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The Season in Review:
A Critical Self-Examination and Intelligent Off-season Preparation

By Dave DeVenzio, Director of the National Point Guard Camp
and Richard Ford, Assistant Director National Point Guard Camp

PART III: MAKING YOUR OFF-SEASON PLAN

Okay, you've broken down your game, spoken with your coach and teammate(s), parsed the stats sheet, and analyzed game film. Now, how do you implement your off-season personal improvement program? First, get a calendar. Then, look at the time you have remaining until the season starts. If you start today (this article was written on May 4th), you will have less than 180 days before the season starts….not as much time as it may seem. You must prioritize your goals. Let's assume that you are a rising junior in high school, a point guard for your team, averaged 17 minutes a game, have some competition at your position, and your critical self-examination revealed the following: (1) you understand your team's system and mission; (2) you are a valued teammate and viewed as a team leader; (3) your work ethic is admired; (4) your defense was adequate, but you consistently lost sight of the ball, tended to reach or lunge out of position and fouled too often; (5) your FG % was 38 and your shot selection was sound; (6) your FT % was 70 (but you noticed from game film review that you missed numerous FTs in the second half); (7) your assist to turnover ratio was 1.75 to 1, but you are a very good ball handler technically; (8) you averaged less than one steal per game; (9) while you played more than half the game, you were rarely on the court in the closing minutes.

Prioritize
This hypothetical point guard should look at items 4-9 and devise an intelligent plan to improve them. The most effective program is actually quite simple, and has three components: game concept reinforcement (defense and decision-making with the ball), shooting, and strength and conditioning. First, there is the issue of game concept reinforcement which can be implemented in off-season league and pick-up games. On defense, our PG should emphasize the items in the defensive checklist referenced above and become a better defender by force of habit. Additionally, our PG should seek to be a more effective ball hawk to increase the number of steals, or at least, the number of "leather touches", in the manner out-lined in Part II, Section B.

Regarding our PG's decision-making with the ball, his/her assist to turnover ratio must improve. Our PG should focus on the decision-making checklist items in Part III, Section D of this series to become a better ball-handler and decision-maker. No shortcuts here, just a commitment to smart play and a desire to incorporate an attitude adjustment into playing opportunities. Make a decision-making checklist and stick to it!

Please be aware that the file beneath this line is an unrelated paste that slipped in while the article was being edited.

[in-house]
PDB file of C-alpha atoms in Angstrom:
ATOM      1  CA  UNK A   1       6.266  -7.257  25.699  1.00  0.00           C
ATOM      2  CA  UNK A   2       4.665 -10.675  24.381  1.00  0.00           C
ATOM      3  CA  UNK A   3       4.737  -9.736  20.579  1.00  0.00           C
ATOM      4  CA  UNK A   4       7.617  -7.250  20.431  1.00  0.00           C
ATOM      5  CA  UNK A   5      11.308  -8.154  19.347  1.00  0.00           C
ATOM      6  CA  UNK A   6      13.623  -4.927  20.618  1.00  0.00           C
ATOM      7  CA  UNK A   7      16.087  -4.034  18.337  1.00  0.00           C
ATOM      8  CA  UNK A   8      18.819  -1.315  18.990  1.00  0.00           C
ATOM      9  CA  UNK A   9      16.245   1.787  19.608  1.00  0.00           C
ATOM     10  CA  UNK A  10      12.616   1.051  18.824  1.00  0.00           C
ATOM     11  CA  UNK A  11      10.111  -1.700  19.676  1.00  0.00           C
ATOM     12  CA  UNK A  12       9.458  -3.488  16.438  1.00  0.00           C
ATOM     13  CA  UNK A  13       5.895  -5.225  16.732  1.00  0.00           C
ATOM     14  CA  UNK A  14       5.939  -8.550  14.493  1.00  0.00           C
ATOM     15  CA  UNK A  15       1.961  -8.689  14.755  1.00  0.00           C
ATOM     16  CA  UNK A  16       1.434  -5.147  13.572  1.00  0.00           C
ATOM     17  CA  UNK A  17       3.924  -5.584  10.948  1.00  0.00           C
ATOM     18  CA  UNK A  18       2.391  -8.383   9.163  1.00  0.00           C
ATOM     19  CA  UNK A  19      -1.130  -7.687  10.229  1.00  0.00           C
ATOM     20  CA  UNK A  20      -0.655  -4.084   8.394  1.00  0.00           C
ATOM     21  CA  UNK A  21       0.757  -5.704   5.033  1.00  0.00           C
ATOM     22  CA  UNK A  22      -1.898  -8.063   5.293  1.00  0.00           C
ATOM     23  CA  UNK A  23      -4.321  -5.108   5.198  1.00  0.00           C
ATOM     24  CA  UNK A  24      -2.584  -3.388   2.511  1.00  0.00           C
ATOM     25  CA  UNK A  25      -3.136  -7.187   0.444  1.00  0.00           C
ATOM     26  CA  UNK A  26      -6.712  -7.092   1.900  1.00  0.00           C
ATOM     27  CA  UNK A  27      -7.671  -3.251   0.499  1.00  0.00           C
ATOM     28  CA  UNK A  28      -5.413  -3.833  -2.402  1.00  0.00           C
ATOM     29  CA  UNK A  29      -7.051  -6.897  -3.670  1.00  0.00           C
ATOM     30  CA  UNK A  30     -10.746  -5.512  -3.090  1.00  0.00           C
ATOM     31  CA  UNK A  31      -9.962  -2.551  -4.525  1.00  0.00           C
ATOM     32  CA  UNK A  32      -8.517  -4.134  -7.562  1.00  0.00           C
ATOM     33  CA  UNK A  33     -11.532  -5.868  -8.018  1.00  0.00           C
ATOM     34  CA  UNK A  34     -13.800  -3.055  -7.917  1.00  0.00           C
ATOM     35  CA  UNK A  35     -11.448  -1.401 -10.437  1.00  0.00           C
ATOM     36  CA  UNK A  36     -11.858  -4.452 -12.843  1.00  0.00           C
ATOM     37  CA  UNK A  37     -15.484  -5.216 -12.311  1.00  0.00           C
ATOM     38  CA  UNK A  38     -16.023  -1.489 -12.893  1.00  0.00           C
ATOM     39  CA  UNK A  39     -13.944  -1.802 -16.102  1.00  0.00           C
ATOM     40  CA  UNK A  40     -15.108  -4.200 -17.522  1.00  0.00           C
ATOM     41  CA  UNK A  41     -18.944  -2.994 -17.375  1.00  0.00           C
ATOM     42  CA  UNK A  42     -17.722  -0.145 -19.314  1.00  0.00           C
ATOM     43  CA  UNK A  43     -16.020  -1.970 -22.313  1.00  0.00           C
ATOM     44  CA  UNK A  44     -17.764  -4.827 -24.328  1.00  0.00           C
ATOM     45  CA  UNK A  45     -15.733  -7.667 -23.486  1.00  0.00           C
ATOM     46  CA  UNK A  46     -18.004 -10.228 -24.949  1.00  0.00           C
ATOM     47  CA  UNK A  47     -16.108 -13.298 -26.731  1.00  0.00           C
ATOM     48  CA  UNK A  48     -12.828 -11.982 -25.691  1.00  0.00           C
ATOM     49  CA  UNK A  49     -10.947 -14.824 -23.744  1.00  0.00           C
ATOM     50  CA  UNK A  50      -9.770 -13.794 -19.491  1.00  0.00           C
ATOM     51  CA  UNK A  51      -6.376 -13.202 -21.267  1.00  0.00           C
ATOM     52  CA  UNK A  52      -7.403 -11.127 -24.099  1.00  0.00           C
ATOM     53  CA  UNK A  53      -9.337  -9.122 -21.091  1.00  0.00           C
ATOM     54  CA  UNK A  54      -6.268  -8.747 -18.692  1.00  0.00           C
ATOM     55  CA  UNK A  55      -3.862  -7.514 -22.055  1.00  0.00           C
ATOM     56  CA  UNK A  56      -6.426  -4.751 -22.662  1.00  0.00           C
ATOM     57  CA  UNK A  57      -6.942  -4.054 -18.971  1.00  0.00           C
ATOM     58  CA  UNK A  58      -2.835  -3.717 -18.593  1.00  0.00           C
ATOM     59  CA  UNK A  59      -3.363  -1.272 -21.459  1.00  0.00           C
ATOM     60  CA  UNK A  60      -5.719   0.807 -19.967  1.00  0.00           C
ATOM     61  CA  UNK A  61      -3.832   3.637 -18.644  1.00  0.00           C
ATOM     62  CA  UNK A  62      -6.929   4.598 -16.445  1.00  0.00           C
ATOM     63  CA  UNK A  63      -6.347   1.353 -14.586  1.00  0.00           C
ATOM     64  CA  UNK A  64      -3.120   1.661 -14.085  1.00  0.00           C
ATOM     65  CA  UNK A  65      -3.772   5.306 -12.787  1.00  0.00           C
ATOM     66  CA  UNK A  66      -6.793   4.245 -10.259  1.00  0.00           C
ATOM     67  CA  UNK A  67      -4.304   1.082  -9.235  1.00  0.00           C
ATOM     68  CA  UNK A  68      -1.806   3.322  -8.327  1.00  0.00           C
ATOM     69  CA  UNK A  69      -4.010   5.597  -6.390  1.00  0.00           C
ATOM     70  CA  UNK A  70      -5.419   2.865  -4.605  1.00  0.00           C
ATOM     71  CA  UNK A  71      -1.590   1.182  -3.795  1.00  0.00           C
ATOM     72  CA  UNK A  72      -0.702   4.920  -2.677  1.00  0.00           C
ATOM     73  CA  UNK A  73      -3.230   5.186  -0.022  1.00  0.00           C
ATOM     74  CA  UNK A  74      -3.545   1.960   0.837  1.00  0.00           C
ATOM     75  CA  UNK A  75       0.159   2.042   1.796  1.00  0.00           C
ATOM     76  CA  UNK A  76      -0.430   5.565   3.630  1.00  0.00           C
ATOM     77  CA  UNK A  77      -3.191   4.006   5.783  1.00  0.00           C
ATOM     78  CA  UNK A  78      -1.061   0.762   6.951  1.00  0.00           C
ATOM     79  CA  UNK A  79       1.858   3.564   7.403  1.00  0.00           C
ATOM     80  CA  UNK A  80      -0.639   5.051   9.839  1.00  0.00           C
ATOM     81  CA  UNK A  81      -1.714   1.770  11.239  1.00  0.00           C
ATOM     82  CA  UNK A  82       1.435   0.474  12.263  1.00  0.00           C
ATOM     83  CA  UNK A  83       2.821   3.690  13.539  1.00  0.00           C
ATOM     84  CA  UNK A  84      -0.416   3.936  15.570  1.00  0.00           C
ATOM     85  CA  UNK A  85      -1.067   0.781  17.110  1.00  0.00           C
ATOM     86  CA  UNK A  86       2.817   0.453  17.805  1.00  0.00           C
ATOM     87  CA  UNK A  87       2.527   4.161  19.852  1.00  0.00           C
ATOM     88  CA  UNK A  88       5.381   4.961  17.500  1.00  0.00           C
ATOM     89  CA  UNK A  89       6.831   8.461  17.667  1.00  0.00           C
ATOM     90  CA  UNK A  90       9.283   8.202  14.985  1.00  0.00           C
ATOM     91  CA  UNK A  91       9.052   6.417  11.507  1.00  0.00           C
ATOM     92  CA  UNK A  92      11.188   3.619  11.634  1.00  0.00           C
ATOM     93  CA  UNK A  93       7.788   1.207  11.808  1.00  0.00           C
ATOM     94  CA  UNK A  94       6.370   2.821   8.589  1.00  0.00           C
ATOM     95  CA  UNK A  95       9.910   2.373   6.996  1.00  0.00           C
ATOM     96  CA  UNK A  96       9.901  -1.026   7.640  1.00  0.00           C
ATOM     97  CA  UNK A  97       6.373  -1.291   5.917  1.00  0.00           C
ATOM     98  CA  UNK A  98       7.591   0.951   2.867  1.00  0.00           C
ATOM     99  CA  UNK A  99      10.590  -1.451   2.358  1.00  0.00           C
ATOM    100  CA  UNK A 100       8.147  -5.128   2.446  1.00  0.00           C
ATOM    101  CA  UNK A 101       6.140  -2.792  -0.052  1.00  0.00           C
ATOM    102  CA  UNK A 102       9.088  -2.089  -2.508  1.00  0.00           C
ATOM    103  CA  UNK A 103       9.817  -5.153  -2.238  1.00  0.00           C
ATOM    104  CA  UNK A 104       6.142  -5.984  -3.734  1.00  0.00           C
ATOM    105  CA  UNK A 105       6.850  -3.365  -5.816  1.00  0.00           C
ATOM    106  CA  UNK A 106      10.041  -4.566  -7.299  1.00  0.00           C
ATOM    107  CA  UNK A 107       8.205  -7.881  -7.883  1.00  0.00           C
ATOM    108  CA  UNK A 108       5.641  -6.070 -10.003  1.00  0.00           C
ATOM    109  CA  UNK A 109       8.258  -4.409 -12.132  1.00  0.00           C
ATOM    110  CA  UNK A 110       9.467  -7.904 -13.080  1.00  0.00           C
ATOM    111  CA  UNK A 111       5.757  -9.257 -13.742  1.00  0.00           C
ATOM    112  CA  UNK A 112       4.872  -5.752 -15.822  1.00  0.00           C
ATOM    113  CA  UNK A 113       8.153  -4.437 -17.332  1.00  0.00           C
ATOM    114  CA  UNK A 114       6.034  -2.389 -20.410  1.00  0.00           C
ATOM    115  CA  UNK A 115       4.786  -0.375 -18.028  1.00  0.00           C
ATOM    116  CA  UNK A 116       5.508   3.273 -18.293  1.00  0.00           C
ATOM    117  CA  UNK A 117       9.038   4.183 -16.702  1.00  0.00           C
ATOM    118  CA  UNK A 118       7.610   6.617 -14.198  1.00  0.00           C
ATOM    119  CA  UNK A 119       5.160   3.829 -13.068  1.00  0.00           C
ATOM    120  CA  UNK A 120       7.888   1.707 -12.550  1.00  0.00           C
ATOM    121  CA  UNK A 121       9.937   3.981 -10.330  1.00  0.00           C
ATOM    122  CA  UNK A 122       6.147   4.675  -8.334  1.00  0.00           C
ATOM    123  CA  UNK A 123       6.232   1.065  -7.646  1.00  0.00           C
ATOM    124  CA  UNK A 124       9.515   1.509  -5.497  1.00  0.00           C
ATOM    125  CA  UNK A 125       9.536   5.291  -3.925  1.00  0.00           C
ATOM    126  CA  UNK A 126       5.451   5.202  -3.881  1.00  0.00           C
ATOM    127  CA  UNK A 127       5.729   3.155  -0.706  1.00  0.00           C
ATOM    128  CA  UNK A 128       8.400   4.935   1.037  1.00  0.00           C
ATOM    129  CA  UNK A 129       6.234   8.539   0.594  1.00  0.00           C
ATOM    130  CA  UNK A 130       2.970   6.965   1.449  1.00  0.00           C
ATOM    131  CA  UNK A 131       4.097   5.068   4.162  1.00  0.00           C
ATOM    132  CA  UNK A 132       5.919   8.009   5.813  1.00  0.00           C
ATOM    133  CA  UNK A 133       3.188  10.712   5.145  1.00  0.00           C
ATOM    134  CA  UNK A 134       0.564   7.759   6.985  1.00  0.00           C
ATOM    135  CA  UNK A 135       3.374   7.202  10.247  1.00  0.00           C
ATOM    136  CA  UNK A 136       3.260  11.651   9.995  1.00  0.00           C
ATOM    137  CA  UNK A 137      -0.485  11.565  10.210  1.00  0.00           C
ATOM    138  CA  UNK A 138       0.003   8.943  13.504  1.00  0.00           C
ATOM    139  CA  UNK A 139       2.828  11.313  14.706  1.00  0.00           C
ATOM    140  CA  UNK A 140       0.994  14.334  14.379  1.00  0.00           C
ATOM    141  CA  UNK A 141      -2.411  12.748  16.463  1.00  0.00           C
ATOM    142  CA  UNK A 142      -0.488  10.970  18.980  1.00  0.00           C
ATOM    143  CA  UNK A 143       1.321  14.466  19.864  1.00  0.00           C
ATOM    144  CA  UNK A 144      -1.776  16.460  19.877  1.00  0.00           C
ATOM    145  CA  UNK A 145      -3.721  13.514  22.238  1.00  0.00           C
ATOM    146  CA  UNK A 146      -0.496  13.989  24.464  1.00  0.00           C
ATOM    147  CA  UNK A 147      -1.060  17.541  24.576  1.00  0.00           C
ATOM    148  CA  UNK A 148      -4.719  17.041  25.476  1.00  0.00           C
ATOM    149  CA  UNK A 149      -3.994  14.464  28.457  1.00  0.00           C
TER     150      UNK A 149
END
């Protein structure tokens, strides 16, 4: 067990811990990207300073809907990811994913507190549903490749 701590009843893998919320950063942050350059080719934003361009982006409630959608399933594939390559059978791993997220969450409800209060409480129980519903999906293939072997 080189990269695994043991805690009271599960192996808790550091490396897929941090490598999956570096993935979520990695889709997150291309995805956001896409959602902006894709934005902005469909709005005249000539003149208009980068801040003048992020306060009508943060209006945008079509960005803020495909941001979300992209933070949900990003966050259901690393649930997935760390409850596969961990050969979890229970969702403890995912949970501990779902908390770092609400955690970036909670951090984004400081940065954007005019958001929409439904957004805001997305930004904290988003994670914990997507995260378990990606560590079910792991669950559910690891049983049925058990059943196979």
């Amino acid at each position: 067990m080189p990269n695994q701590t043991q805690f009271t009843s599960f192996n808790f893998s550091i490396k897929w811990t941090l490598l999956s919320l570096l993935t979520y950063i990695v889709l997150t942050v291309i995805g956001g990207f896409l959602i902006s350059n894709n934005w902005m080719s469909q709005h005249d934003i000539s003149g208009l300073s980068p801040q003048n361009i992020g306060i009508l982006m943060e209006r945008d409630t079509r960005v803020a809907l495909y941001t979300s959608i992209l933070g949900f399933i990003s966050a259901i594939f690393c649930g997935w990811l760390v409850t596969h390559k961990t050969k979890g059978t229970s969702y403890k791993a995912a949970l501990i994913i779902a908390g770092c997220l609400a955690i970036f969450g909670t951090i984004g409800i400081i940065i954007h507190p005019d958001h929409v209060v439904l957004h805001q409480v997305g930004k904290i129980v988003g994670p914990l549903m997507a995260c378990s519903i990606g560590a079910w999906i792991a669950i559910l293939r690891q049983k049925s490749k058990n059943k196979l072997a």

Second, there is the issue of shooting. We'll assume that our PG has decent technique and we concluded from our self-examination that our PG's shot selection was sound. Therefore, the issue seems to be one of muscle memory and game shooting pace. Our PG should map out an aggressive shooting regimen that has him/her shooting and charting at least 100 FTs and 200-250 variable spot/distance FG shots 4-5 times a week (10-12 "shot spots"; 20 shots per spot). Our PG should shoot his/her FG shots at game range and game speed. The FT and FG shooting should take about an hour and a half each session (that's a generous 16 seconds per shot….5400 seconds; 350 shots, accounting for tracking down rebounds and charting results).

Third, our PG wasn't in the game when it mattered most and his/her FT% waned as the game wore on. This suggests that he/she may not have been in optimal hoops condition. Our PG should seriously consider an intelligent off-season strength and conditioning program that is basketball-specific. One very good book on this subject is Tom Emma's Peak Performance Training for Basketball (available at www.powerperformance.net) which provides a realistic hoops strength and conditioning program for basketball players and also provides a detailed off-season training schedule.

Schedule
So, how do you schedule these improvement tasks? It's really up to you. While you don't want to be a "burn out" case once the season starts, there is enough time for meaningful improvement if you begin now. The shooting component should take at most 8 hours per week if you work efficiently; the league/pick-up time commitment is likewise reasonable…perhaps 10 hours per week. The strength and conditioning program takes about 4-6 hours per week. That's a maximum total of 24 hours per week….just about 25% of your average waking hours each week. Of course, you will likely want to pick up the pace a bit as the season nears. Given your hoops aspirations, that's not much of a sacrifice, right? The order in which you schedule your individual work-out components around league or pick-up games is less important than simply staying committed to improving the weaknesses you identified in your critical self-examination.

Go For It!
Take action now! Construct a complete, daily off-season "task" calendar and stay with it. Summon your motivating forces, whatever they may be, and enjoy this off-season by improving your game and building your confidence with a focused plan!

Back to Part I          Back to Part II


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